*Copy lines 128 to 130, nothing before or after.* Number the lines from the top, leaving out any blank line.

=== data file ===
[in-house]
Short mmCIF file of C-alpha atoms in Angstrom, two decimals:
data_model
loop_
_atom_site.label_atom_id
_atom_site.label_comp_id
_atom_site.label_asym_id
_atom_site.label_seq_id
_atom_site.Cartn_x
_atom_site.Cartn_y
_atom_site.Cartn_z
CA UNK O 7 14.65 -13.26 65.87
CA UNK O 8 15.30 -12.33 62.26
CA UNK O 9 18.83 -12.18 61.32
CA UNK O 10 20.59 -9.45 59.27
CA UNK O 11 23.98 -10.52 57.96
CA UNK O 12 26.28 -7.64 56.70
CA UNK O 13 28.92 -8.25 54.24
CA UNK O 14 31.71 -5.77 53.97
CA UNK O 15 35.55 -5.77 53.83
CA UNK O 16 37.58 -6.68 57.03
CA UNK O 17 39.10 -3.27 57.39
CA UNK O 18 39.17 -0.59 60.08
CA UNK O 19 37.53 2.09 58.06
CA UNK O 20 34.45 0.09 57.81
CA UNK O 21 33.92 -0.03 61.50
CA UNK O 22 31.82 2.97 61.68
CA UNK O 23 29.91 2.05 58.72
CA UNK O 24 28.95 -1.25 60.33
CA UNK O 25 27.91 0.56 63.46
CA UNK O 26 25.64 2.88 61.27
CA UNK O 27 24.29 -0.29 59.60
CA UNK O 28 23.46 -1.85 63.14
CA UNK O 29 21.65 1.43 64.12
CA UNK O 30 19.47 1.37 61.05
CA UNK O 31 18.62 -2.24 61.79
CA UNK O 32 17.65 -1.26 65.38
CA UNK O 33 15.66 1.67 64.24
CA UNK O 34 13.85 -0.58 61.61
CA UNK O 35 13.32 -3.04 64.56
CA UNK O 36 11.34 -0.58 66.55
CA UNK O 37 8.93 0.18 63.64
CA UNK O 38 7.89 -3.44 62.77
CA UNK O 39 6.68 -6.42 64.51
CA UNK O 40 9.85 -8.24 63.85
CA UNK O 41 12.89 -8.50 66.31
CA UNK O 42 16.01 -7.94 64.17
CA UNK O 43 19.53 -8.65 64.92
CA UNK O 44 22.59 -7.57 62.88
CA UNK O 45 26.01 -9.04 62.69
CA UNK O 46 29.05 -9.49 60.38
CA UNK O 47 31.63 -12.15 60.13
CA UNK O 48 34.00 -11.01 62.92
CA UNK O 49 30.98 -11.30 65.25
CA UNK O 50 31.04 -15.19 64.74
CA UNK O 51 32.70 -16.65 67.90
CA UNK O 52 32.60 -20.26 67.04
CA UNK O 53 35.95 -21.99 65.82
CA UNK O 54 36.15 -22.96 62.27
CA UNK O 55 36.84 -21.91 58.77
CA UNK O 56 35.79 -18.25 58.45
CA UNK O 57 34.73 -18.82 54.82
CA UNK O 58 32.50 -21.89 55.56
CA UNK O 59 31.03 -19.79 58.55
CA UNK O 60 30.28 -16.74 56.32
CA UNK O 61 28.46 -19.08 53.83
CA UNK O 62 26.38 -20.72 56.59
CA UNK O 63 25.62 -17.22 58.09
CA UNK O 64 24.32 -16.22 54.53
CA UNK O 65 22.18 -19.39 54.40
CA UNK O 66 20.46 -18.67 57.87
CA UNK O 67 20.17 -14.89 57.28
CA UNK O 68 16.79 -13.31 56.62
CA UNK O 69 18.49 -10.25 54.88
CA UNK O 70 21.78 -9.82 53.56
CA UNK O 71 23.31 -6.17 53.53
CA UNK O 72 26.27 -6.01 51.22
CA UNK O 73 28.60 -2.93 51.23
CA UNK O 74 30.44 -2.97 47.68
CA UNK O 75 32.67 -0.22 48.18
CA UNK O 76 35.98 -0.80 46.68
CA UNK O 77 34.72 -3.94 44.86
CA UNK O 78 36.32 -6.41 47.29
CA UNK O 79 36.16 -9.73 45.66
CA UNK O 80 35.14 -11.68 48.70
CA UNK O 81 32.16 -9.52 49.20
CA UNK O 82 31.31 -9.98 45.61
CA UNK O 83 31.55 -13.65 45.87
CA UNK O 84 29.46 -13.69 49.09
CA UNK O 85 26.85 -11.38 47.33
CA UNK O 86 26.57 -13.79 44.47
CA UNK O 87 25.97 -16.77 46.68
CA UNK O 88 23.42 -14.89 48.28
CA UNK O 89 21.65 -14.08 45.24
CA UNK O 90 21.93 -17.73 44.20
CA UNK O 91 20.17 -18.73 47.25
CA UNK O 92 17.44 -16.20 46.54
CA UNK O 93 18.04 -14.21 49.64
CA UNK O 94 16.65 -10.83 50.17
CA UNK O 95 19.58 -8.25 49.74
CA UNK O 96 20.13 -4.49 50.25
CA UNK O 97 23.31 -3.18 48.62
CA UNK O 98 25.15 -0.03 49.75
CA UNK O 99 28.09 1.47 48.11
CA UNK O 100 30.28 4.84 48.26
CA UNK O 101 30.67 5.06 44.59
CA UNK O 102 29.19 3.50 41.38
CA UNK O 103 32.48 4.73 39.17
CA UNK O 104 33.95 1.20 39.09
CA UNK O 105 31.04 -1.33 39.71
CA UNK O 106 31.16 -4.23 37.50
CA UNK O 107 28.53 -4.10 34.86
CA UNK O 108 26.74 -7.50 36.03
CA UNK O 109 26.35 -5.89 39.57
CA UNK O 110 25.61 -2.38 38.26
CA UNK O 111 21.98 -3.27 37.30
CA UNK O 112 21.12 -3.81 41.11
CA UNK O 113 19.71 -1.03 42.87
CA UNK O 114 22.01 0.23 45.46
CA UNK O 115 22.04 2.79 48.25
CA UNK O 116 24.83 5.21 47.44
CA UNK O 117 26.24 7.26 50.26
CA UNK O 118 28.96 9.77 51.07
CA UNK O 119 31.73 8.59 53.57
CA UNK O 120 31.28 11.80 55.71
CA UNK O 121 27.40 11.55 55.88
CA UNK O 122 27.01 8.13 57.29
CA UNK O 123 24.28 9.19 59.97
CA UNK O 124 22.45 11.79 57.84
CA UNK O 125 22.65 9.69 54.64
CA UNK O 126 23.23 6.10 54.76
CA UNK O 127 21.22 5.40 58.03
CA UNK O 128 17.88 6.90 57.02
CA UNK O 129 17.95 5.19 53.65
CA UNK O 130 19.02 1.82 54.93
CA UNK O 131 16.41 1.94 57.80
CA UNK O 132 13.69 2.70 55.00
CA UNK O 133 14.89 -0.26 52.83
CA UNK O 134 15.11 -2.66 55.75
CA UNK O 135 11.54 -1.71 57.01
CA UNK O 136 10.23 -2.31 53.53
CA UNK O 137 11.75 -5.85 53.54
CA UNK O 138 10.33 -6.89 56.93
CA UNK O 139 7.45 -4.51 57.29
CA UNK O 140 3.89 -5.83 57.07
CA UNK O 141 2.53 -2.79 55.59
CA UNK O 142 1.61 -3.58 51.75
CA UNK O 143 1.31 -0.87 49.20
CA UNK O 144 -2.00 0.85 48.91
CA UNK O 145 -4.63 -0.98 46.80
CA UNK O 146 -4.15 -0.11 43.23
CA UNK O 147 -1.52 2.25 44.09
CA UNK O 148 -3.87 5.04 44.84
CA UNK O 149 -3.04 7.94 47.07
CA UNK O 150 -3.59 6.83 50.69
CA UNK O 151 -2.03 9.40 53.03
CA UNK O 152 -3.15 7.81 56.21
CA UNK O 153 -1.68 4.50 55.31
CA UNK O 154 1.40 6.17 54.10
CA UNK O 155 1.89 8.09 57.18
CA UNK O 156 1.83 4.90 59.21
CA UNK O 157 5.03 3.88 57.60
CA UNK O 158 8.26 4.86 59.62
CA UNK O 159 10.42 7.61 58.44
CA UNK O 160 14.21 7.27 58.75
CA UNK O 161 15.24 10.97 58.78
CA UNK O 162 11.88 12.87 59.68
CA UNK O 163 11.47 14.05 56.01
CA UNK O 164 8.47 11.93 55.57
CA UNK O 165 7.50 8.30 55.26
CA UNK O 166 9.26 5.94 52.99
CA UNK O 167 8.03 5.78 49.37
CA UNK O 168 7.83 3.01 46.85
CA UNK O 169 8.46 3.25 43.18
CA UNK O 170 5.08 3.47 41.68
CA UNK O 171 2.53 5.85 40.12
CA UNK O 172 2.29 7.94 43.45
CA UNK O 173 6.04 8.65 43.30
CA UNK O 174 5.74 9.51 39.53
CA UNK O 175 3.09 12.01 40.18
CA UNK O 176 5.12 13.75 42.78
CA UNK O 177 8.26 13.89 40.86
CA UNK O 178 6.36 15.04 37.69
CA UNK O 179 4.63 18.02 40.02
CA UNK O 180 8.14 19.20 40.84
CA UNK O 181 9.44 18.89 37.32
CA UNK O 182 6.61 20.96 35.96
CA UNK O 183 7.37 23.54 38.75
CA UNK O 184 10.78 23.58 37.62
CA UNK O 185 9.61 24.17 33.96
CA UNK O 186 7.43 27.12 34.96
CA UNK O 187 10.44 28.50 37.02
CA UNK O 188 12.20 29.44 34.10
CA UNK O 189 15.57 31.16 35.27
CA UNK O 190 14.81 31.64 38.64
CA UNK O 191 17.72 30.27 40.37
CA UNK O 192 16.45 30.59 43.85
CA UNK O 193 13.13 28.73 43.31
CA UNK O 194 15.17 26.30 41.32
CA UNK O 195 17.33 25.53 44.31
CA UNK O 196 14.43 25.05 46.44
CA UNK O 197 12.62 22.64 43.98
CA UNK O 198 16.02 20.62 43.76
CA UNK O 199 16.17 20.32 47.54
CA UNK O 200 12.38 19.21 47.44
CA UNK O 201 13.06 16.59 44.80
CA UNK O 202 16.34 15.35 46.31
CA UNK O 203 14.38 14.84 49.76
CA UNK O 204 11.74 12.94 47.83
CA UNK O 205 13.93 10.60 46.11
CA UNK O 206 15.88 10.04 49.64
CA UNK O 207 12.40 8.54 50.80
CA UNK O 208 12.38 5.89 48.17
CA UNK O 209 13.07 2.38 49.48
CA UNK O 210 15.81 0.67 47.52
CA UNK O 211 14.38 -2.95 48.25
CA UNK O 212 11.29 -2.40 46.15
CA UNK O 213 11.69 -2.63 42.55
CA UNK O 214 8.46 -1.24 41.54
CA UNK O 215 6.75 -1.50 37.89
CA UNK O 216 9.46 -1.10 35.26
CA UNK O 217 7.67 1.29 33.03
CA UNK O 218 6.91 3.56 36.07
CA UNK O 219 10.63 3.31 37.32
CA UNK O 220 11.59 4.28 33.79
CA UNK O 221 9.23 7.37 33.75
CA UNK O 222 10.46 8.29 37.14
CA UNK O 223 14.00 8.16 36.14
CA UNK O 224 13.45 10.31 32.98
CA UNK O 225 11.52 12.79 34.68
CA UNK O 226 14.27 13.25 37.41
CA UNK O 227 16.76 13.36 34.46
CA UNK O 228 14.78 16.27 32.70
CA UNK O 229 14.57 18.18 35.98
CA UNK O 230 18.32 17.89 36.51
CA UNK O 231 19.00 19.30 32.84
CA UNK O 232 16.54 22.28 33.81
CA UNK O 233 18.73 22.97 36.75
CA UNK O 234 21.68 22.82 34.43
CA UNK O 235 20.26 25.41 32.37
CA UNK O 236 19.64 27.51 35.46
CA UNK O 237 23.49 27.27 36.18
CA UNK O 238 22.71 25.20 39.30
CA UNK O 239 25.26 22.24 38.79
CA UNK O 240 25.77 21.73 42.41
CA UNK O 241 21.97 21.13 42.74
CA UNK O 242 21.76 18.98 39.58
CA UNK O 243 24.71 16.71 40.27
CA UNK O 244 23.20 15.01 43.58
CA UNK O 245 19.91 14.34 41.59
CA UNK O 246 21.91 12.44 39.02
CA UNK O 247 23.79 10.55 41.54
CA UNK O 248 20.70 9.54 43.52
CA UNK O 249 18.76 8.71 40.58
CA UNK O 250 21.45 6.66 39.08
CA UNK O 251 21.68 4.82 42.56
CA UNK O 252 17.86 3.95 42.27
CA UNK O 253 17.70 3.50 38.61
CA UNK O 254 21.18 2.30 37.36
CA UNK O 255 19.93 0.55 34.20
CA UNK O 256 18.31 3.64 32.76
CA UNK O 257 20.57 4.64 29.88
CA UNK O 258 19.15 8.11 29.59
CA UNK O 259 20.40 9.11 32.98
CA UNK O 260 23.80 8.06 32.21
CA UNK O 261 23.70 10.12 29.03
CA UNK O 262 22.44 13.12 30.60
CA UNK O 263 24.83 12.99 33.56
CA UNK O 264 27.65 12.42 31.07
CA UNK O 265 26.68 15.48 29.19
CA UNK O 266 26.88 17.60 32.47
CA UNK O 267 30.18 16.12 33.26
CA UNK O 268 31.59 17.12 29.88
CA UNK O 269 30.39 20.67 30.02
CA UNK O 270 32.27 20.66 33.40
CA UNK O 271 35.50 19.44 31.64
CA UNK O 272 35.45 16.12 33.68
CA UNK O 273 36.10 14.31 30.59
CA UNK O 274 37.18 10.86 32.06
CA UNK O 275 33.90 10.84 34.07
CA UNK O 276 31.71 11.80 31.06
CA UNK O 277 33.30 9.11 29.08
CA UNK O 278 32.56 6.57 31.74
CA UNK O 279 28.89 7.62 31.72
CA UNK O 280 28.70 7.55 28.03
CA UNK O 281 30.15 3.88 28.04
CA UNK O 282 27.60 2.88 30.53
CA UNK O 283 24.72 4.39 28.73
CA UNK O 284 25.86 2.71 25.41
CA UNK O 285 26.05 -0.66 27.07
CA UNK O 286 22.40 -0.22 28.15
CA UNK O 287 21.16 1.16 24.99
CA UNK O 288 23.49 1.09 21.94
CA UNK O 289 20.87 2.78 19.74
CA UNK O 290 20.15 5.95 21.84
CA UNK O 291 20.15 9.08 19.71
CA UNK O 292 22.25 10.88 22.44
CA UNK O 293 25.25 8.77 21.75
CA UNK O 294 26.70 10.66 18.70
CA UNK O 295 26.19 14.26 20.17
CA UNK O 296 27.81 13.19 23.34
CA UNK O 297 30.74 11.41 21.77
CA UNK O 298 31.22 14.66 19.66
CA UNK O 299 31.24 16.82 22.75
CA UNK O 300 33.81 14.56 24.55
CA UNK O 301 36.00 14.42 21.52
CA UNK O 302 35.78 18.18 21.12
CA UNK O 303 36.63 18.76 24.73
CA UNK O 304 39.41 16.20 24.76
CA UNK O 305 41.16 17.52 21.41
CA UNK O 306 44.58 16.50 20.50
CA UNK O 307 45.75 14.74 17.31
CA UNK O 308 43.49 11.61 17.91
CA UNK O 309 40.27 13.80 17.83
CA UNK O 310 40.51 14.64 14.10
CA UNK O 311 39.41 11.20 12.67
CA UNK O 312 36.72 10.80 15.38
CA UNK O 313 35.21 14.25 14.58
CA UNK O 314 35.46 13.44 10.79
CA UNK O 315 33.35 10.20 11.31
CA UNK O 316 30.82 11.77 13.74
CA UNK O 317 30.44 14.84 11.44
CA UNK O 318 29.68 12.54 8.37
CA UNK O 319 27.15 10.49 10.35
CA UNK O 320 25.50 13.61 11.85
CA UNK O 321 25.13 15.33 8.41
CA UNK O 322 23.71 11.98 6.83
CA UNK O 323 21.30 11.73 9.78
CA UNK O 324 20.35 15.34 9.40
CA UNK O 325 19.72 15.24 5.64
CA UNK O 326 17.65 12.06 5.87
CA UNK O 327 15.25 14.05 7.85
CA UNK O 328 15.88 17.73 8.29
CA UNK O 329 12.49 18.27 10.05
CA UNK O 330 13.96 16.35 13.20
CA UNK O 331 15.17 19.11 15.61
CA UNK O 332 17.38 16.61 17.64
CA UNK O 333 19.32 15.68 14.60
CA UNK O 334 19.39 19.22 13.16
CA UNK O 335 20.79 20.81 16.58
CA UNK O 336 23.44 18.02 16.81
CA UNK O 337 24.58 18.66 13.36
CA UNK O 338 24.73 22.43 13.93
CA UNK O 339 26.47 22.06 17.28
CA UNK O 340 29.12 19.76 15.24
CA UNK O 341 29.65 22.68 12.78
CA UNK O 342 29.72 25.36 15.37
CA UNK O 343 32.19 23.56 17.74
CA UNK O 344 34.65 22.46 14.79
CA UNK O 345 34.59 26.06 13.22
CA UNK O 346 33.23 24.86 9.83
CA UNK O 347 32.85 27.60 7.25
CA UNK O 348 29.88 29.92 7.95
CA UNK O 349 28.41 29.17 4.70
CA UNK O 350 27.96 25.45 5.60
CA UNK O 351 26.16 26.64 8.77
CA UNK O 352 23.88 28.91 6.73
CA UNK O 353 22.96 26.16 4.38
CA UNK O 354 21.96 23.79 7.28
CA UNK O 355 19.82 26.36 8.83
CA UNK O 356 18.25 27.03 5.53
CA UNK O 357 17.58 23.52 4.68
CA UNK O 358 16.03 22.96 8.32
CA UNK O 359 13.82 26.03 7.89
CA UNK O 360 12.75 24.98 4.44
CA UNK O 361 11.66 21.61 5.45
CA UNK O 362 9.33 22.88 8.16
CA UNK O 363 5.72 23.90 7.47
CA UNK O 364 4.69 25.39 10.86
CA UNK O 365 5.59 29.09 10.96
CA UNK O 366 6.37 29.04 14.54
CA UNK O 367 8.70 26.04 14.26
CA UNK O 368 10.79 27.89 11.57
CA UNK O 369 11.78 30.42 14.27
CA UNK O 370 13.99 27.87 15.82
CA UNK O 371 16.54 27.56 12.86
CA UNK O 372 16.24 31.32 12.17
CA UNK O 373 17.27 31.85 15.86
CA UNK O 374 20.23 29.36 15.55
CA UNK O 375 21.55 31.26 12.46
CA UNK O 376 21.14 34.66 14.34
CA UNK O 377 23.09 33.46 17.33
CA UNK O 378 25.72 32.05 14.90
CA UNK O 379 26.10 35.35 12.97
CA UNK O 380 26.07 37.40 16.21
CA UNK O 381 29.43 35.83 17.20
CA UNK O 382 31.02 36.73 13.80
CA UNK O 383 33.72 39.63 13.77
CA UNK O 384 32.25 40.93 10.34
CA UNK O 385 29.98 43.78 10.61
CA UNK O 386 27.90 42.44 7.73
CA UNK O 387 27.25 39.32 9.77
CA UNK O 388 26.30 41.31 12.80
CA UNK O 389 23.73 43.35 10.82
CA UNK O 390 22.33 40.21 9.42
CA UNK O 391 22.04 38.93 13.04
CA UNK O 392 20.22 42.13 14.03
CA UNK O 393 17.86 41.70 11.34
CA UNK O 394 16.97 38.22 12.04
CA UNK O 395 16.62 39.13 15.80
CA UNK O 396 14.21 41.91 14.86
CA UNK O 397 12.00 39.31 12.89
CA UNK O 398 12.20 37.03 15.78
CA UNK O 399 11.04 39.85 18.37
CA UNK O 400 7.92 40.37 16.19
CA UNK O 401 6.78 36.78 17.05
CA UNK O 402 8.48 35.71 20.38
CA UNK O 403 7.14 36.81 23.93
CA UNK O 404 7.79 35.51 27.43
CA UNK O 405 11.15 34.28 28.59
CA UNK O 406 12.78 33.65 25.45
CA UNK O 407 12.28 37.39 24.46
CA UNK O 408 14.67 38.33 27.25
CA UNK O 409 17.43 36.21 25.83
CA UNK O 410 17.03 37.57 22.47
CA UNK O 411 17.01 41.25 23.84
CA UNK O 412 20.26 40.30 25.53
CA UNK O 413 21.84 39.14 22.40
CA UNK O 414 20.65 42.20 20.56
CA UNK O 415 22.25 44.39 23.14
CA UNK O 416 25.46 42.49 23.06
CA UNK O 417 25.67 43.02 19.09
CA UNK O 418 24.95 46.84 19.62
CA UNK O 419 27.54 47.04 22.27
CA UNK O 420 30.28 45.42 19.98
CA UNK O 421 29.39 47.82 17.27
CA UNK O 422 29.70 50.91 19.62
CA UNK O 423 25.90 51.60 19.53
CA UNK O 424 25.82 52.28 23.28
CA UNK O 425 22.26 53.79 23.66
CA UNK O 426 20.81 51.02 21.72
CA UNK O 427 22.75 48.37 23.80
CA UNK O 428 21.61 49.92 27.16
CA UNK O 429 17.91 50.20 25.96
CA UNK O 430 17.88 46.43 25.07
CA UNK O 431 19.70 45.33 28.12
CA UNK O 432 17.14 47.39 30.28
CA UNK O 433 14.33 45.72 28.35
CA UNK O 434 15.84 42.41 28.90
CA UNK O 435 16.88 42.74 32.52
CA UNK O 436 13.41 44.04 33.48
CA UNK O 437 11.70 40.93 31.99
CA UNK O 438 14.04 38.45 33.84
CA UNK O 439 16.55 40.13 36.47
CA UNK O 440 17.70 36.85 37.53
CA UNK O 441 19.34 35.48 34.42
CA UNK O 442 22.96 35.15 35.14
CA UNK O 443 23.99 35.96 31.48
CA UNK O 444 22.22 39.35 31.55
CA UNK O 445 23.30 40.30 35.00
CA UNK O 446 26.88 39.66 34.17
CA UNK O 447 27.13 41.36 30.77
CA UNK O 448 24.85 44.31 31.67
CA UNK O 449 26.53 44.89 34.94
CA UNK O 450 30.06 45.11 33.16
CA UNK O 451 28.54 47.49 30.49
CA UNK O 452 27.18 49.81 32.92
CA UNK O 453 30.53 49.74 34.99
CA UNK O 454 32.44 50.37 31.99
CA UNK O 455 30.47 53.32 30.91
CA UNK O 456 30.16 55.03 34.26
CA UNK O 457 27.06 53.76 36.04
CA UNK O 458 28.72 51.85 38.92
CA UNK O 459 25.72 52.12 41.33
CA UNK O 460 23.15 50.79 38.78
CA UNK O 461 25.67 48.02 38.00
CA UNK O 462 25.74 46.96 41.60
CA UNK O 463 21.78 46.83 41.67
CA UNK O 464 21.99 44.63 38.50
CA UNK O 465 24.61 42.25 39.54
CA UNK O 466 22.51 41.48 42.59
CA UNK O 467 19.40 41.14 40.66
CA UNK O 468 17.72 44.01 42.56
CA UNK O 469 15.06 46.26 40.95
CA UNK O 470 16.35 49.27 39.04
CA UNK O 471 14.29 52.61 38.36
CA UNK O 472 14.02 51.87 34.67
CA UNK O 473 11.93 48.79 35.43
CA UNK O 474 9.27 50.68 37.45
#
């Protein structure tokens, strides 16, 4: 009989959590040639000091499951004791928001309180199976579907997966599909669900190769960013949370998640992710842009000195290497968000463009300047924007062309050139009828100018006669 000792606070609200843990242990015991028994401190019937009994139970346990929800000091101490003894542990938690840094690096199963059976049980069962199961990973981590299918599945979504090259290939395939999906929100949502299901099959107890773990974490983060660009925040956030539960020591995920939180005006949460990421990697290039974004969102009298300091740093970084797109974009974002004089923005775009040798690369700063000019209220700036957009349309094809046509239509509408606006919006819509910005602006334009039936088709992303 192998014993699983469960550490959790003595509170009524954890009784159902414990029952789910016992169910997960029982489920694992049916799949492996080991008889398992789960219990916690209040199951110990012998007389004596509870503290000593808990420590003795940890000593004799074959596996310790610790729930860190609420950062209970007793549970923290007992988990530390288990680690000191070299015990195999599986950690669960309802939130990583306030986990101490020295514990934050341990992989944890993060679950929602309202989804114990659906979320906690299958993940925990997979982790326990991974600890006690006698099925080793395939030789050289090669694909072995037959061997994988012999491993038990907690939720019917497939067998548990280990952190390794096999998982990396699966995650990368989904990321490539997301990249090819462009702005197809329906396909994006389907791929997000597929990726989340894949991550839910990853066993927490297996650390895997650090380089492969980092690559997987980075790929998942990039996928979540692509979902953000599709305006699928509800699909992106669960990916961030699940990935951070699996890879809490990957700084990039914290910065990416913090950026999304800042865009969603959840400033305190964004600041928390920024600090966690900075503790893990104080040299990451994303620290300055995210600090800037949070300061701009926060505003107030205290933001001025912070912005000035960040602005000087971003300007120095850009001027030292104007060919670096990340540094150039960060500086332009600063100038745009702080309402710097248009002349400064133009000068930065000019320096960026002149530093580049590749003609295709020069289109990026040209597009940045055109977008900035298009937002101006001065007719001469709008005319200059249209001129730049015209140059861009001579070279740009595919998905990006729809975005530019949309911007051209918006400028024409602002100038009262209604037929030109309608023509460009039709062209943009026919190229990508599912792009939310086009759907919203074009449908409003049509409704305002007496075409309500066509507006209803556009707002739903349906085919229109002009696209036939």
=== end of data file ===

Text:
CA UNK O 123 24.28 9.19 59.97
CA UNK O 124 22.45 11.79 57.84
CA UNK O 125 22.65 9.69 54.64